Preprint Article Version 1 This version is not peer-reviewed

Role of Intestinal Microbiota in Metabolism of Voglibose In Vitro and In Vivo

Version 1 : Received: 21 May 2019 / Approved: 22 May 2019 / Online: 22 May 2019 (12:01:09 CEST)

How to cite: Nepal, M.; Kang, M.J.; Kim, G.H.; Cha, D.H.; Kim, J.S.; Kim, J.H.; Jeong, T.C. Role of Intestinal Microbiota in Metabolism of Voglibose In Vitro and In Vivo. Preprints 2019, 2019050276 Nepal, M.; Kang, M.J.; Kim, G.H.; Cha, D.H.; Kim, J.S.; Kim, J.H.; Jeong, T.C. Role of Intestinal Microbiota in Metabolism of Voglibose In Vitro and In Vivo. Preprints 2019, 2019050276

Abstract

Voglibose, an α-glucosidase inhibitor, inhibits breakdown of complex carbohydrates into simple sugar units in intestine. Studies proved that none or very less metabolism of voglibose occurred in liver due to its poor intestinal absorption. Trillions of microorganisms reside in intestine and have several roles in metabolism and detoxification of a variety of xenobiotics. Due to the limited information on the metabolism in intestine, the possible metabolism of voglibose by intestinal microbiota was investigated in vitro and in vivo. For the in vitro study, different concentrations of voglibose were incubated with intestinal contents prepared from both vehicle- and antibiotics-treated mice to determine the disappearance of voglibose over the time by using LC-MS/MS. The results indicated that the remained voglibose could be significantly more reduced when incubated with the intestinal contents from normal mice than with those from antibiotics-treated mice that had less enzyme activities. Similarly, in vivo pharmacodynamic effect of voglibose was determined following the administration of voglibose and starch in vehicle- and antibiotic-pretreated non-diabetic and diabetic mice, by measuring the modulatory effects of voglibose on blood glucose levels. The results showed that the antibiotic pretreatment to mice resulting in the reduced metabolism of voglibose caused significantly lowered blood glucose levels than control animals. Taken together, the present results clearly indicated that voglibose could be metabolized by intestinal microbiota, and that the metabolism of voglibose by intestinal microbiota would be pharmacodynamically critical in lowering blood glucose level.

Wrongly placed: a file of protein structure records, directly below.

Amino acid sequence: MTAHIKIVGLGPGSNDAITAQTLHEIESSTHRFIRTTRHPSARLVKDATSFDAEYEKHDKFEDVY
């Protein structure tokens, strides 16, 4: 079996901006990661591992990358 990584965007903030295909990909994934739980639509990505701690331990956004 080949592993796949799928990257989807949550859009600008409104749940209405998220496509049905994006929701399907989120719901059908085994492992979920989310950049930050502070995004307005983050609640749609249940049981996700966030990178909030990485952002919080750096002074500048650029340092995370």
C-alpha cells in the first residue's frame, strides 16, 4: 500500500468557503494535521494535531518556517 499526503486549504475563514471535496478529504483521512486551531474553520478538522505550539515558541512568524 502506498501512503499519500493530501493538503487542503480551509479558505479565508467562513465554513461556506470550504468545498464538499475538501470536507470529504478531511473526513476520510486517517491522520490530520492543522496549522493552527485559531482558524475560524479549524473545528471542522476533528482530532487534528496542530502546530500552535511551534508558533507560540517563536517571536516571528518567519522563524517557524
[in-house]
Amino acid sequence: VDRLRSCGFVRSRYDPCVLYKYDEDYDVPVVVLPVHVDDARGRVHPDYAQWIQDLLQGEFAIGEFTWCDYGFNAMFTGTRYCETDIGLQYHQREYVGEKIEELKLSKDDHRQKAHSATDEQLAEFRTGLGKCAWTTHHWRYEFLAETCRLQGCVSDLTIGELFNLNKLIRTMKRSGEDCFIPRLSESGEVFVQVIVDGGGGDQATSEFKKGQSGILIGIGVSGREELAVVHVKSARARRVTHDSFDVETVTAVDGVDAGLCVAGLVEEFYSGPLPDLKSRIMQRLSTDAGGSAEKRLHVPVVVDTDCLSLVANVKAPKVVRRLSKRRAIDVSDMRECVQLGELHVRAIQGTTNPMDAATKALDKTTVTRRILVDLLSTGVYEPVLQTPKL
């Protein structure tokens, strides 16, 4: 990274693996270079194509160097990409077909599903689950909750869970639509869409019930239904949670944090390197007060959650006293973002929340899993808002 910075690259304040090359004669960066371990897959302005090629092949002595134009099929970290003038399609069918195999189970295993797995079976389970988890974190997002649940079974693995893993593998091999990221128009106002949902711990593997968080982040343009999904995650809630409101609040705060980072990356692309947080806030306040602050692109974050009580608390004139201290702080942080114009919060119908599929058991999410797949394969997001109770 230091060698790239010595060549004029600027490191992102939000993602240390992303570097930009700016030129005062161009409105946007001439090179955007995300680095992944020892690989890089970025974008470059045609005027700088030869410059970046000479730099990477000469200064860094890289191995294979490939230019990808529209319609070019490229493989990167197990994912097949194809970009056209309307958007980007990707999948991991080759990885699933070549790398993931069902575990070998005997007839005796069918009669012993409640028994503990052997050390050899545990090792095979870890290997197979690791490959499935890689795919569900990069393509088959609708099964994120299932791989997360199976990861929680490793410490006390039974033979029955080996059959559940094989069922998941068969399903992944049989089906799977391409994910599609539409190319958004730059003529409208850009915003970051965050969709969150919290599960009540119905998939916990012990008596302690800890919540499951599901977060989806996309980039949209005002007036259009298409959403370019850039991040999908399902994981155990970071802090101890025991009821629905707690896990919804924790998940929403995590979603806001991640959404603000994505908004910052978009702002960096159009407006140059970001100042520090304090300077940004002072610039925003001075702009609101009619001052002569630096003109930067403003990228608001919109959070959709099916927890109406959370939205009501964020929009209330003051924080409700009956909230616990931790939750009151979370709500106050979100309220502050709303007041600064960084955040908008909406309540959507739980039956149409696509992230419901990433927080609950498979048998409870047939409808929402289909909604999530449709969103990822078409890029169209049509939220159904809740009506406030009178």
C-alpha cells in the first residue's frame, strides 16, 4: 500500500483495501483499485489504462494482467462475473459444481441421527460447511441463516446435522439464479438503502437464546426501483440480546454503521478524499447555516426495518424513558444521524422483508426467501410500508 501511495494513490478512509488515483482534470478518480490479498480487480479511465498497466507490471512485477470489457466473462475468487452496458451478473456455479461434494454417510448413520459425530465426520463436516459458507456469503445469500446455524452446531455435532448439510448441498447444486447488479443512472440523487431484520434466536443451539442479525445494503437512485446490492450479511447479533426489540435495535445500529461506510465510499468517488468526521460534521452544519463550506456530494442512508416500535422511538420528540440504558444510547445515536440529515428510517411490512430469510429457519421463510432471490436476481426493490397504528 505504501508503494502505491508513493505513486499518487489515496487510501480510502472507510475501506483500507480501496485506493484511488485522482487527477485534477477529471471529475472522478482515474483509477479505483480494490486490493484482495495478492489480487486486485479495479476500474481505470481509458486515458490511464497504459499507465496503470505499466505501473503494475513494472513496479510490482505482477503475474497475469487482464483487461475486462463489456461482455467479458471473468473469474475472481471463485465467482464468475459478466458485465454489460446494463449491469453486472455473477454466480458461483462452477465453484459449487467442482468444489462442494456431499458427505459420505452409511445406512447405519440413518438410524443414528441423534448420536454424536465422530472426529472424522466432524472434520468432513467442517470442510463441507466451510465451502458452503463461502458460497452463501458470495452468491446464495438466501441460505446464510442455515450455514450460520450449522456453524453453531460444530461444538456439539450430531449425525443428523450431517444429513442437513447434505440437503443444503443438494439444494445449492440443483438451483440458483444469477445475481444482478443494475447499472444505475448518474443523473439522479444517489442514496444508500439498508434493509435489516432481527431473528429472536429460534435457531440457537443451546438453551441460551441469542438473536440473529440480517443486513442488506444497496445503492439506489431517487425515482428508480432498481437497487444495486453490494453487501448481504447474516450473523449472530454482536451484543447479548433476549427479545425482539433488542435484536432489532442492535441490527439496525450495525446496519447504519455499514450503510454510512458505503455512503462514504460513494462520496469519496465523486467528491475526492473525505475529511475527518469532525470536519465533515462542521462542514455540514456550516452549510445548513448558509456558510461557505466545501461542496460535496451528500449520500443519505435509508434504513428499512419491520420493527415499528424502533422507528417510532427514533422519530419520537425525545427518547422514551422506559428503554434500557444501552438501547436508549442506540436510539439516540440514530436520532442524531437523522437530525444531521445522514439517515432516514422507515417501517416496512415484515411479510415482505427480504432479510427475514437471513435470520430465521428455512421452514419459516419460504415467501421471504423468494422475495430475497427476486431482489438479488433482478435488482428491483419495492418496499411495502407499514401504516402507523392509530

Subject Areas

gut microbiota; voglibose; antibiotics; blood glucose; metabolism

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